Navigation Links
Extreme winters impact fish negatively

Wcologists from Ume University and the Norwegian University of Science and Technology in Trondheim have studied fish communities and fish habitat and reviewed the importance of winter conditions for fish in streams and rivers in cold regions. The findings are now being published in the journal BioScience.

It is well known that winter can be a stressful season for plants and animals in streams and rivers. It is reasonable to assume that more extreme weather conditions are the most taxing, but the ecological significance of this is poorly understood.

The research team, headed by Professor Christer Nilsson at Ume University, describes how extreme conditions especially those associated with ice formation and ice break-up vary over time and affect both the non-living river environment and its fish. For example, streams can fill up with ice and kill all the fish that do not manage to flee to backwaters or stretches with deep, quiet water that is not filled with ice. Young fish are especially vulnerable.

The researchers also discuss how humans have impacted what happens in streams and rivers in the winter.

"Rivers that have been exploited for hydroelectric power can be especially hard for fish to live in, because the way hydropower is produced often means that the flow changes radically very quickly and often, which can lead to repeated ice break-ups and a great deal of anchor ice formation. When the ice cover at the surface disappears, cold air is fed downward in the water and forms ice crystals that cover the bottom, making it hard for fish to survive," says Christer Nilsson.

The scientists draw a number of conclusions from the study. One is that more measurements are needed in order to be able to predict when extreme situations in waterways may arise and that information about both the lives of different fishes and how they are affected by extreme events should be included in such data gathering. Another is that models of how water moves and what fish populations look like should also take winter conditions into consideration.

Today most models focus on the ice-free period. A third conclusion is that in order to be able to manage streams and rivers in a long-term sustainable manner, we need to pay attention to future changes in climate when we, for example, design restoration and conservation measures.

"The predictions made about what the winter climate will be like in the future say that there will be more back and forth between thaw and frost, entailing more unstable ice conditions, more rain, and flooding, and ultimately perhaps more challenges to the survival of fish in many waterways," says Christer Nilsson.

Contact: Christer Nilsson
Umea University

Related biology news :

1. Low rainfall and extreme temperatures double risk of baby elephant deaths
2. Global warming less extreme than feared?
3. University of Tennessee study predicts extreme climate in Eastern US
4. California is home to extreme weather, too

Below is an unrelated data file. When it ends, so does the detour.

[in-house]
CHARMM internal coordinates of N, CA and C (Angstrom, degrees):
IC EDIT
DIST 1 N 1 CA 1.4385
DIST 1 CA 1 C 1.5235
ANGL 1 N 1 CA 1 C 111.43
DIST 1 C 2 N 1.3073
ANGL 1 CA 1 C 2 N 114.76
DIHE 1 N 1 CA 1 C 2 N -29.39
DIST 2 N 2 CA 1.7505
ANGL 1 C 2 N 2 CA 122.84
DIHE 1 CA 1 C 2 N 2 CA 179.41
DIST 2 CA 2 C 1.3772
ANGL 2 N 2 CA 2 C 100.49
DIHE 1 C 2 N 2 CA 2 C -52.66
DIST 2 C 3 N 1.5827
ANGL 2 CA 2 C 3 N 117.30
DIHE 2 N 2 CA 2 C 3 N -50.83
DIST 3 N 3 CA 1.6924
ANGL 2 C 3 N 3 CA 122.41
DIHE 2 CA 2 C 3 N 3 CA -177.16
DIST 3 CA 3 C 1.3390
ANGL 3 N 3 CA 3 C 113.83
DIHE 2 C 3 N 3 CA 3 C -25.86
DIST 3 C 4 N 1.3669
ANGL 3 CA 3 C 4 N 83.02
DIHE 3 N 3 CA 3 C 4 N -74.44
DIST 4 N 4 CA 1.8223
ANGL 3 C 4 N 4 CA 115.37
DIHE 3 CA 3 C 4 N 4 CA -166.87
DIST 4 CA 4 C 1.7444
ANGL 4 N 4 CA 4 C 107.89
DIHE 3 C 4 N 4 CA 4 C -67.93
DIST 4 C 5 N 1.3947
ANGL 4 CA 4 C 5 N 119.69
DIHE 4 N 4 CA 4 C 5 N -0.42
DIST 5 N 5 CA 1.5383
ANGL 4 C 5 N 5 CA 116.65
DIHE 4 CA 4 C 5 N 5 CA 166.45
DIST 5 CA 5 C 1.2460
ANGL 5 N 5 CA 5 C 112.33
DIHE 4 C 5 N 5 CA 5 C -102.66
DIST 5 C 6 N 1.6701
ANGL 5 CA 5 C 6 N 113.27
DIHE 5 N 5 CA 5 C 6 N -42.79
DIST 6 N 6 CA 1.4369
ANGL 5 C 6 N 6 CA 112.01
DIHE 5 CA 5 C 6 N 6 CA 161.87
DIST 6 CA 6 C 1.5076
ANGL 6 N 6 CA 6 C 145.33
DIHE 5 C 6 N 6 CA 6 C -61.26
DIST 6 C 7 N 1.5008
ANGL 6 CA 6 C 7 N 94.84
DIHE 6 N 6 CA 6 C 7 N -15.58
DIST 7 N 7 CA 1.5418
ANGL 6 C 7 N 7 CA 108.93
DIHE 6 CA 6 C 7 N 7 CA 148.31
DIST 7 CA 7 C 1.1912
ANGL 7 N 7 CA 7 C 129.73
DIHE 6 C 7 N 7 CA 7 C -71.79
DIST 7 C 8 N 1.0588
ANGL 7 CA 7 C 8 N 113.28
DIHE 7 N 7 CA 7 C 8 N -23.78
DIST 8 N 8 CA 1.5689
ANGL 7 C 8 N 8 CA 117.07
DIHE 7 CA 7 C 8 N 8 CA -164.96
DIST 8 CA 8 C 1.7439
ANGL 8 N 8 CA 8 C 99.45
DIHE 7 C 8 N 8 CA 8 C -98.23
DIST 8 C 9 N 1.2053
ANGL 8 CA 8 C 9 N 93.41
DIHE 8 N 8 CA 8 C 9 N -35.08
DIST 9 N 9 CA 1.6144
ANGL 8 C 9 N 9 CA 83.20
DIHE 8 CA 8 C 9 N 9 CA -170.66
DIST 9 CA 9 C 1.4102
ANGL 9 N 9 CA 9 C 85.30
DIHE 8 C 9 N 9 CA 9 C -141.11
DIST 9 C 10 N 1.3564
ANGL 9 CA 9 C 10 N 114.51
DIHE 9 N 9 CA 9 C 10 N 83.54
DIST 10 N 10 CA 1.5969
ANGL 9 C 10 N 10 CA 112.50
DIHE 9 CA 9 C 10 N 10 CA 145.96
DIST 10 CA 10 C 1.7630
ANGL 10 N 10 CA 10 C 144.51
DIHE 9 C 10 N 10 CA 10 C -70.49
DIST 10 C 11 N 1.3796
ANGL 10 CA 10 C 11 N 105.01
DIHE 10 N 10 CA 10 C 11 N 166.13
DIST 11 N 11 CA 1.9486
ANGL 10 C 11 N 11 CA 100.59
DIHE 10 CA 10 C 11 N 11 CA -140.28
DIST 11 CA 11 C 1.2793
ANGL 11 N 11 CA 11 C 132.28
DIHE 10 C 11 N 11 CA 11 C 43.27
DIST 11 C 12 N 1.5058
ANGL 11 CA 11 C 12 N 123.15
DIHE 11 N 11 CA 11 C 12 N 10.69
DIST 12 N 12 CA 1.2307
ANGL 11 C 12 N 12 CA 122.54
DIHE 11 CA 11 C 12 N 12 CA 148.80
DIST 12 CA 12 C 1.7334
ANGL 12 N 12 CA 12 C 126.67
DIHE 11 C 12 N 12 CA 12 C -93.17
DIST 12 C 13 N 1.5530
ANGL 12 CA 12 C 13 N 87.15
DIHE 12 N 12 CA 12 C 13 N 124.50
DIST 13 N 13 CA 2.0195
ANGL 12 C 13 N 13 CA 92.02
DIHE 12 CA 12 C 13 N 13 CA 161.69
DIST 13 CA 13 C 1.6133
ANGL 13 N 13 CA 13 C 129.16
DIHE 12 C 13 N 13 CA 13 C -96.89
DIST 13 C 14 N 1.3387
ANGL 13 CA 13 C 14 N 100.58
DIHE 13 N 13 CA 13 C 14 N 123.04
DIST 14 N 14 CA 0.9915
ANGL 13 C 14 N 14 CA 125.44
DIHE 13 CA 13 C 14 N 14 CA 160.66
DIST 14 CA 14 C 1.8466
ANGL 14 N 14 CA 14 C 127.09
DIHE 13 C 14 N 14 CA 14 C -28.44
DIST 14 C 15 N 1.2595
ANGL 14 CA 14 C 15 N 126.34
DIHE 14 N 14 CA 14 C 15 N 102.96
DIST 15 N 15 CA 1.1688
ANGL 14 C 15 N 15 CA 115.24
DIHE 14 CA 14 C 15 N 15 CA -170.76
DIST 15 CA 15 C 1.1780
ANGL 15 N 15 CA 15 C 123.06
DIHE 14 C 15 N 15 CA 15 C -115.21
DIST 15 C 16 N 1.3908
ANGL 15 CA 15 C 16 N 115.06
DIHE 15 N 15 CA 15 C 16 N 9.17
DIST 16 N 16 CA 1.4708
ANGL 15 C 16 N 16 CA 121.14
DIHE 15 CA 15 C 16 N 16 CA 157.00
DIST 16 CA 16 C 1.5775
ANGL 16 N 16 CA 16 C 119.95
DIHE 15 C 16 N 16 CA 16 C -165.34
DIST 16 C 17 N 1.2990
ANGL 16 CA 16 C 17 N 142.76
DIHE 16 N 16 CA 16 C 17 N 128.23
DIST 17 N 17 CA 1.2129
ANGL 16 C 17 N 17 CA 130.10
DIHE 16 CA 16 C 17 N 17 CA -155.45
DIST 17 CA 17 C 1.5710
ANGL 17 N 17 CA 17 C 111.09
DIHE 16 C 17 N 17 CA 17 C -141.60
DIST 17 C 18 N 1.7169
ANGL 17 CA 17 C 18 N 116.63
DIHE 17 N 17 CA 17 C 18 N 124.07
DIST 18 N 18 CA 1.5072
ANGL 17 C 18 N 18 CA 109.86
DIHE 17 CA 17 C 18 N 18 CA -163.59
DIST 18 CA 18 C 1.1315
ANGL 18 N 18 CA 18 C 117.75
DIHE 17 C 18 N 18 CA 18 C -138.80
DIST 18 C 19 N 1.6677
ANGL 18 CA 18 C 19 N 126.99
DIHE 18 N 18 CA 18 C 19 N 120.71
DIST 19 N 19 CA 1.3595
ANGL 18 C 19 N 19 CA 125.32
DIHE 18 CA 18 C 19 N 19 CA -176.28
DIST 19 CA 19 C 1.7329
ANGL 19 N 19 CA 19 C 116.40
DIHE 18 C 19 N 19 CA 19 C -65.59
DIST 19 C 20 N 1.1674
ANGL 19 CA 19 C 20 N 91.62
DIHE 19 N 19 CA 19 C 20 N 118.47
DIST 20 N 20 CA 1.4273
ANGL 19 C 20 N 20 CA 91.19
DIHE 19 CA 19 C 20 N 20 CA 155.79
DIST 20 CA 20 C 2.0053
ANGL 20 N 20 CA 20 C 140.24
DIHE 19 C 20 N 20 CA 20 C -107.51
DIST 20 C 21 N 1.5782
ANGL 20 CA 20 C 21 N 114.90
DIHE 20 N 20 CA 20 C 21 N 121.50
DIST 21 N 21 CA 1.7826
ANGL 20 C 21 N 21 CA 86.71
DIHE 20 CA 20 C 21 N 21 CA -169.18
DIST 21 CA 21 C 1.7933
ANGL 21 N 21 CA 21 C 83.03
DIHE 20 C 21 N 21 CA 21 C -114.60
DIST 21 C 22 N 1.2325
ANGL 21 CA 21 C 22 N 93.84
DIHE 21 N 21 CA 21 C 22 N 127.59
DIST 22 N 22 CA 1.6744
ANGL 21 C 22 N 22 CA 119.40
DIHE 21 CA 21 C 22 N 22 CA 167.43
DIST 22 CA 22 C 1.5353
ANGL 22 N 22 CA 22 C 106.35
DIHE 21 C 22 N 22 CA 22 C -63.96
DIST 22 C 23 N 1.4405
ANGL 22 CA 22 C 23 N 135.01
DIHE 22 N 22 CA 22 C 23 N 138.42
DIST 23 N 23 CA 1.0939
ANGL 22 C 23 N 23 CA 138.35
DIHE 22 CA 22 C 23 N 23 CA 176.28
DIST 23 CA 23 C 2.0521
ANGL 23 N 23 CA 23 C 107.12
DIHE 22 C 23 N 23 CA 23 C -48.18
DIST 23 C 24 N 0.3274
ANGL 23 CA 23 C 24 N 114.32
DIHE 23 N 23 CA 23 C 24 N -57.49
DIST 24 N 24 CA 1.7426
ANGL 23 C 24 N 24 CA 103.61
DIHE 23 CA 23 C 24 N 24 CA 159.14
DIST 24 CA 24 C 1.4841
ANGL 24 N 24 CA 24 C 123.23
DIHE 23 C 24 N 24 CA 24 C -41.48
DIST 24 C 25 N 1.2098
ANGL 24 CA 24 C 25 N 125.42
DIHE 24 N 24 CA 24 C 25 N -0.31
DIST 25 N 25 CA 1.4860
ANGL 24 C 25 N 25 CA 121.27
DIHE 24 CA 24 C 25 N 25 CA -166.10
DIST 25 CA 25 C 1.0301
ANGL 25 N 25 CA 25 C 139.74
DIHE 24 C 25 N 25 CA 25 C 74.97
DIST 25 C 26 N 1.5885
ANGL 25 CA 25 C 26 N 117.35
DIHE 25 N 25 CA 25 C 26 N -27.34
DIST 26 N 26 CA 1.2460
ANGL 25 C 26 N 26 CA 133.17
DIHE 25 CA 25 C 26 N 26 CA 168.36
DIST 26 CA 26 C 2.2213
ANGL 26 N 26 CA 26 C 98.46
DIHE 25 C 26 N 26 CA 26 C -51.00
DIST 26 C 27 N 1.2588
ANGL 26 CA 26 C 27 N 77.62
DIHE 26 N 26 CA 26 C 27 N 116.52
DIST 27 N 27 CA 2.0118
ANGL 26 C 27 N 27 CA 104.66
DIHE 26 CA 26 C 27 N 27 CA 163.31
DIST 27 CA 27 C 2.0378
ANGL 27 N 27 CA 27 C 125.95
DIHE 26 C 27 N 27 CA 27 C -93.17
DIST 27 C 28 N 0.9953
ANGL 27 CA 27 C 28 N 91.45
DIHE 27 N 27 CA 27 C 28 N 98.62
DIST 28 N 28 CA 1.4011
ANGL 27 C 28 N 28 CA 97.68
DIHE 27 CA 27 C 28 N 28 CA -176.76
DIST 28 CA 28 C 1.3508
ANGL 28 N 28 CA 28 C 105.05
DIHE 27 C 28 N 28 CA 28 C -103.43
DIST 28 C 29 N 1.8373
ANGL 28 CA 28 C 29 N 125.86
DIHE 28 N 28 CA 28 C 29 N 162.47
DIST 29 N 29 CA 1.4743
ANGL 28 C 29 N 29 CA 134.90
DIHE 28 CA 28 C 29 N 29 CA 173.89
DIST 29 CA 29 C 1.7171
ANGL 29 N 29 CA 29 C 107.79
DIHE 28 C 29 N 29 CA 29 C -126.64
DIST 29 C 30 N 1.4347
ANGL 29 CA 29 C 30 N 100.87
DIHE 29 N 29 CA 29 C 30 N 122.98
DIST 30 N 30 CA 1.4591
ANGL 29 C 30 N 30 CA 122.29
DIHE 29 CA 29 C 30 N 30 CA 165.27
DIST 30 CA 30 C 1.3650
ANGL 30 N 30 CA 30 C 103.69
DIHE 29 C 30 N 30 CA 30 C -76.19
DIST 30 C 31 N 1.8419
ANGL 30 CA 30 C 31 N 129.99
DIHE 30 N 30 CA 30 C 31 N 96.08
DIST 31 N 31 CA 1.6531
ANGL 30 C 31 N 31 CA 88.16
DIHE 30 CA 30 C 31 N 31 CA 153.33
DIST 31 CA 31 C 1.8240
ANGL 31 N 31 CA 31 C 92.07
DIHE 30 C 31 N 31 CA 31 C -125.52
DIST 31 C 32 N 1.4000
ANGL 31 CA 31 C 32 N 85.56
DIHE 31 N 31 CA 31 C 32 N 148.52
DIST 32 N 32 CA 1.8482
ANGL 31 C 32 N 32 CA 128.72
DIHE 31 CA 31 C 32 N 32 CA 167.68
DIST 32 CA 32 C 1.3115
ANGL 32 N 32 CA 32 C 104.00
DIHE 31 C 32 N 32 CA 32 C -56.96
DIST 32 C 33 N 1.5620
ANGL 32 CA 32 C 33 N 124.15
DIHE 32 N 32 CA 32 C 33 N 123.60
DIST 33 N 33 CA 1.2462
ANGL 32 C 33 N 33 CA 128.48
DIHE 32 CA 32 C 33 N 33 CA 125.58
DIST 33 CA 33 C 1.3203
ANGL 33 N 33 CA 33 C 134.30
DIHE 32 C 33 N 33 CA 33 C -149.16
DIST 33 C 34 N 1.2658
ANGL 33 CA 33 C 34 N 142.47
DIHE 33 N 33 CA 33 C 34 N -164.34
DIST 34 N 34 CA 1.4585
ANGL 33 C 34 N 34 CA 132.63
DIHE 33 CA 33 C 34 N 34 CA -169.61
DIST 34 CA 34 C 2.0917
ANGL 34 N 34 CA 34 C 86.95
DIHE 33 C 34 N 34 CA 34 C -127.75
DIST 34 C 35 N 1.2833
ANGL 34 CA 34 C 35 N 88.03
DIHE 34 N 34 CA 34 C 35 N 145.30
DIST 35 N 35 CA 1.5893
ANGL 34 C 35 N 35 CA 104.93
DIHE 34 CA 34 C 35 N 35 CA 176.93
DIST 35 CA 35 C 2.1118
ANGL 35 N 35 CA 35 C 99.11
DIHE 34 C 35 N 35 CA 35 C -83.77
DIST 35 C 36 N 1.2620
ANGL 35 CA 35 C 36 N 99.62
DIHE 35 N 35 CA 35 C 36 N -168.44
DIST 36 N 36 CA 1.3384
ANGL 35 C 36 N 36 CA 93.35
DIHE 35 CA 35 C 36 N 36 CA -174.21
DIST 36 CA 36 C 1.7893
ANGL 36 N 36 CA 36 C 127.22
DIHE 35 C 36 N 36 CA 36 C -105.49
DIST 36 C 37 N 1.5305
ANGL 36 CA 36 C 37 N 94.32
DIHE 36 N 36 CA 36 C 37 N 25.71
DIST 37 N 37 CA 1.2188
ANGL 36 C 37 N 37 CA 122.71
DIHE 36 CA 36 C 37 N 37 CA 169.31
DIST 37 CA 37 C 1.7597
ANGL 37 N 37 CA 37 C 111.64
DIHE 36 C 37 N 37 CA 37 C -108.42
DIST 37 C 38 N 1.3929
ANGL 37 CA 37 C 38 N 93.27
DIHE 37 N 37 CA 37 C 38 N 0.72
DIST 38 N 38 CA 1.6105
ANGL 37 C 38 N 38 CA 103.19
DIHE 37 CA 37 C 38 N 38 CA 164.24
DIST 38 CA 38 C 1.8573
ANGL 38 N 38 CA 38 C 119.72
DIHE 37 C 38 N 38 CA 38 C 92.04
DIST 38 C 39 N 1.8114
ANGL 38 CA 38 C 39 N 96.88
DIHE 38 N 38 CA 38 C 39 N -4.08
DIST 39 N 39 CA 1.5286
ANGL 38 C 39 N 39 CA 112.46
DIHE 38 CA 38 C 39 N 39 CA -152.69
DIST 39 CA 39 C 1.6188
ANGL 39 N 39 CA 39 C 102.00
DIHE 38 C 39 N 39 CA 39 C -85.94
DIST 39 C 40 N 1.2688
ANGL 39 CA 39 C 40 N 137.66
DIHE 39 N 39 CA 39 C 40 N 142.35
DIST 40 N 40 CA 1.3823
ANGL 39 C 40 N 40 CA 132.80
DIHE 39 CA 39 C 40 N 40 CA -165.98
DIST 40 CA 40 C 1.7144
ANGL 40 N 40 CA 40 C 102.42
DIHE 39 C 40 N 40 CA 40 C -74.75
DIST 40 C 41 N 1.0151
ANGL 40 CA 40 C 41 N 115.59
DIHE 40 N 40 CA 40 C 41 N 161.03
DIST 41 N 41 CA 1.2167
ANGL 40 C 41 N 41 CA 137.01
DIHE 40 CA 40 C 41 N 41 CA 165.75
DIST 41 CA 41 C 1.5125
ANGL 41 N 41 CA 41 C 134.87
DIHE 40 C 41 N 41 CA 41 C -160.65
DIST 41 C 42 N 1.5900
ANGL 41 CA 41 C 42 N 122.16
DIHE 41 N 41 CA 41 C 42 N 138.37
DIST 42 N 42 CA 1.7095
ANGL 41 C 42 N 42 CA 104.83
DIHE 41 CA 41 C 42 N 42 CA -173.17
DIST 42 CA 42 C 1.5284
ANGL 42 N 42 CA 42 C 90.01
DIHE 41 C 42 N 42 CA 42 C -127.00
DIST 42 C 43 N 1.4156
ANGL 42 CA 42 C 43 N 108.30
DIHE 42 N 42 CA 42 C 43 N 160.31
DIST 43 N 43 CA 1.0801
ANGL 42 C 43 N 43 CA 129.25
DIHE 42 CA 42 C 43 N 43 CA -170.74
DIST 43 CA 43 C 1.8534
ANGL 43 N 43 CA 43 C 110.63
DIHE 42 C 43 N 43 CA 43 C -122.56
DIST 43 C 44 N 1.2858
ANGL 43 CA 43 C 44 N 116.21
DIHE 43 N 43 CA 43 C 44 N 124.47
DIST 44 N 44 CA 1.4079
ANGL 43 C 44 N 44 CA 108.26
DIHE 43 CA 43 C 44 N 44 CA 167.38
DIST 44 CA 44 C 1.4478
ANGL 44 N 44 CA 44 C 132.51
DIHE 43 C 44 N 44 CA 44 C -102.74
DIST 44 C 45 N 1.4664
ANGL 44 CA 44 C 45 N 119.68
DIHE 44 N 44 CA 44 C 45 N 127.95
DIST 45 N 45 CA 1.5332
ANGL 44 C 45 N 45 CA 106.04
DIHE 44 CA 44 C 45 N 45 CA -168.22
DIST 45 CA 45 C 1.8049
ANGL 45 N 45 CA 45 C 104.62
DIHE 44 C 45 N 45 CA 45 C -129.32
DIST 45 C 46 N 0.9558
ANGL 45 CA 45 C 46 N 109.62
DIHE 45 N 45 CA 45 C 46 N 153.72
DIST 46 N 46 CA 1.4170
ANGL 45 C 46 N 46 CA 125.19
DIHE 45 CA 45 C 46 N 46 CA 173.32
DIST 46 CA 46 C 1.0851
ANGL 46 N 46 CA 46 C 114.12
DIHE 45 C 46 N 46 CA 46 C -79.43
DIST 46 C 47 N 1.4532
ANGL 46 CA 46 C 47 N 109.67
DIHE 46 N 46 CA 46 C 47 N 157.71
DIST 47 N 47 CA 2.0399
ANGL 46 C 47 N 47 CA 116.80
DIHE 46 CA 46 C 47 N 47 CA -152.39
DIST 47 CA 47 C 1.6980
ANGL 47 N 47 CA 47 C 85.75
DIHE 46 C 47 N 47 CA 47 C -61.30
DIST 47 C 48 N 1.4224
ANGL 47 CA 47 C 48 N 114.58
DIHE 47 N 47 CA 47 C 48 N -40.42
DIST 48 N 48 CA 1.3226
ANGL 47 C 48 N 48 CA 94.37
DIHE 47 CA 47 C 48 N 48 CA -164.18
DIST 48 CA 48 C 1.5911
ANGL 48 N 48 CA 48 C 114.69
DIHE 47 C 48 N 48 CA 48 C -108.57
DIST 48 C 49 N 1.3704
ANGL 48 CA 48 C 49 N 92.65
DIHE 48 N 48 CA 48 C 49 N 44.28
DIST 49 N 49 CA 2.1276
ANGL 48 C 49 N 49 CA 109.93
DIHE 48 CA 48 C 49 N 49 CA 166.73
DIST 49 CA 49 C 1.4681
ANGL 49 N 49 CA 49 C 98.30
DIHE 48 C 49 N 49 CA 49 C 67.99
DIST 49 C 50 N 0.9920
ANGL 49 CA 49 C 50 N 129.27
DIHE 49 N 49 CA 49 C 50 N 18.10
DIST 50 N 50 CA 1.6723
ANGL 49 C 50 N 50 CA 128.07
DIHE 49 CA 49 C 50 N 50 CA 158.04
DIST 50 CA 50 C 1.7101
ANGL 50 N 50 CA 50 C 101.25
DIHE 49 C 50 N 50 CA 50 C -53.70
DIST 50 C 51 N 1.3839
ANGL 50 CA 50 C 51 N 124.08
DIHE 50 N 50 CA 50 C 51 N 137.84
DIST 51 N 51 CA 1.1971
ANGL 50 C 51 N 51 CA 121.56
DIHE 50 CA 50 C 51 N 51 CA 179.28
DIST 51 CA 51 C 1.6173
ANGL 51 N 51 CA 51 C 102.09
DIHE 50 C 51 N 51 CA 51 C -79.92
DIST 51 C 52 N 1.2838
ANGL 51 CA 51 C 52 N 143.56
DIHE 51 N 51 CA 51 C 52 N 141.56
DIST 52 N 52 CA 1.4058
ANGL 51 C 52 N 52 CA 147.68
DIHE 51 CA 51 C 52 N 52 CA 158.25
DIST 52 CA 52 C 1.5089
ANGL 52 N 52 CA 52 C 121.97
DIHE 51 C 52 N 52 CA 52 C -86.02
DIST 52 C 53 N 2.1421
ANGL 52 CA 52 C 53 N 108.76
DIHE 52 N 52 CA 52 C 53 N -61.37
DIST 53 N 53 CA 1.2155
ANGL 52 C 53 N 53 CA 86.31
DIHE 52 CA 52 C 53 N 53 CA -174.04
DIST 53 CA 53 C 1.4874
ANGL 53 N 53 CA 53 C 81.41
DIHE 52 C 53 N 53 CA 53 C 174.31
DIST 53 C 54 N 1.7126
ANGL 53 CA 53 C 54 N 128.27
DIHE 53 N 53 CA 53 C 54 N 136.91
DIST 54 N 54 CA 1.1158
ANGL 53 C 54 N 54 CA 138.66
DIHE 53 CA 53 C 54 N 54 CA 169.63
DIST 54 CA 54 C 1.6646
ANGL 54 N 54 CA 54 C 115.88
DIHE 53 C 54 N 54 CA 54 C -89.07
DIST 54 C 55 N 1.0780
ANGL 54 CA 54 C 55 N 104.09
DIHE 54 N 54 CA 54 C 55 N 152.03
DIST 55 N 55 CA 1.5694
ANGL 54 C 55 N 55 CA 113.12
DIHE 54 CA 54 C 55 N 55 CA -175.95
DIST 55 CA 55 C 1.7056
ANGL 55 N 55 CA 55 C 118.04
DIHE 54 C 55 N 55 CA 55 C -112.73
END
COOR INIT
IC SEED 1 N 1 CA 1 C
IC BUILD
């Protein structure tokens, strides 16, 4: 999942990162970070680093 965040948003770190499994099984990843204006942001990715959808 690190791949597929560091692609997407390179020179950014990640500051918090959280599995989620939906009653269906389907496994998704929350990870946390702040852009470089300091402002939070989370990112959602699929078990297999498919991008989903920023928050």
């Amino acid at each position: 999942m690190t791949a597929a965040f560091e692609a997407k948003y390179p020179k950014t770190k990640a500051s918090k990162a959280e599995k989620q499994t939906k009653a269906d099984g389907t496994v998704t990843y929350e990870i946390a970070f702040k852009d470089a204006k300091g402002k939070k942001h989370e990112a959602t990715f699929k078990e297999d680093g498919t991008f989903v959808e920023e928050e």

5. UK butterfly populations threatened by extreme drought and landscape fragmentation
6. Warming causes more extreme shifts of the Southern Hemispheres largest rain band
7. Research links extreme summer heat events to global warming
8. Newfound gene may help bacteria survive in extreme environments
9. Exome sequencing of health condition extremes can reveal susceptibility genes
10. Antioxidant shown to reduce blindness risk in extremely premature babies
11. AGU: Unique microbes found in extreme environment
Post Your Comments:
Related Image:
Extreme winters impact fish negatively
(Date:10/26/2015)...  Delta ID Inc., a company focused on bringing ... devices, announced its ActiveIRIS® technology powers the iris recognition ... by NTT DOCOMO, INC in Japan ... to include iris recognition technology, after a very successful ... May 2015, world,s first smartphone to have this capability. ...
(Date:10/23/2015)... and GOLETA, California , ... HFES conference, BIOPAC and SensoMotoric Instruments (SMI) announce a ... eye tracking data captured during interactive real-world tasks ... and play integration of their established wearable solutions for ... to synchronize gaze behavior captured with SMI Eye ...
(Date:10/22/2015)... SAN JOSE, Calif., Oct. 22, 2015  Synaptics (NASDAQ: SYNA ... results for its first quarter ended September 30, 2015. ... first quarter of fiscal 2016 grew 66 percent over the comparable ... quarter of fiscal 2016 was $23.8 million, or $0.62 per diluted ... net income for the first quarter of fiscal 2016 grew 39 ...
Breaking Biology News(10 mins):
(Date:11/25/2015)... --> ... 2020 report analyzes that automating biobanking workflow will ... long-term samples, minimizing manual errors, improving the workflow ... errors such as mislabeling or inaccurate sample barcoding ... a vital role in blood fractionation, DNA extraction, ...
(Date:11/25/2015)... , Nov. 25, 2015  Neurocrine Biosciences, Inc. (Nasdaq: ... , President and CEO of Neurocrine Biosciences, will be ... in New York . ... the website approximately 5 minutes prior to the presentation ... of the presentation will be available on the website ...
(Date:11/25/2015)... ... 25, 2015 , ... Jessica Richman and Zachary Apte, founders ... initial angel funding process. Now, they are paying it forward to other microbiome ... investments in the microbiome space. In this, they join other successful entrepreneurs-turned-angels ...
(Date:11/24/2015)... Nov. 24, 2015 /CNW/ - iCo Therapeutics ("iCo" or ... financial results for the quarter ended September 30, ... Canadian dollars and presented under International Financial Reporting ... ," said Andrew Rae , President ... iCo-008 are not only value enriching for this ...
Breaking Biology Technology: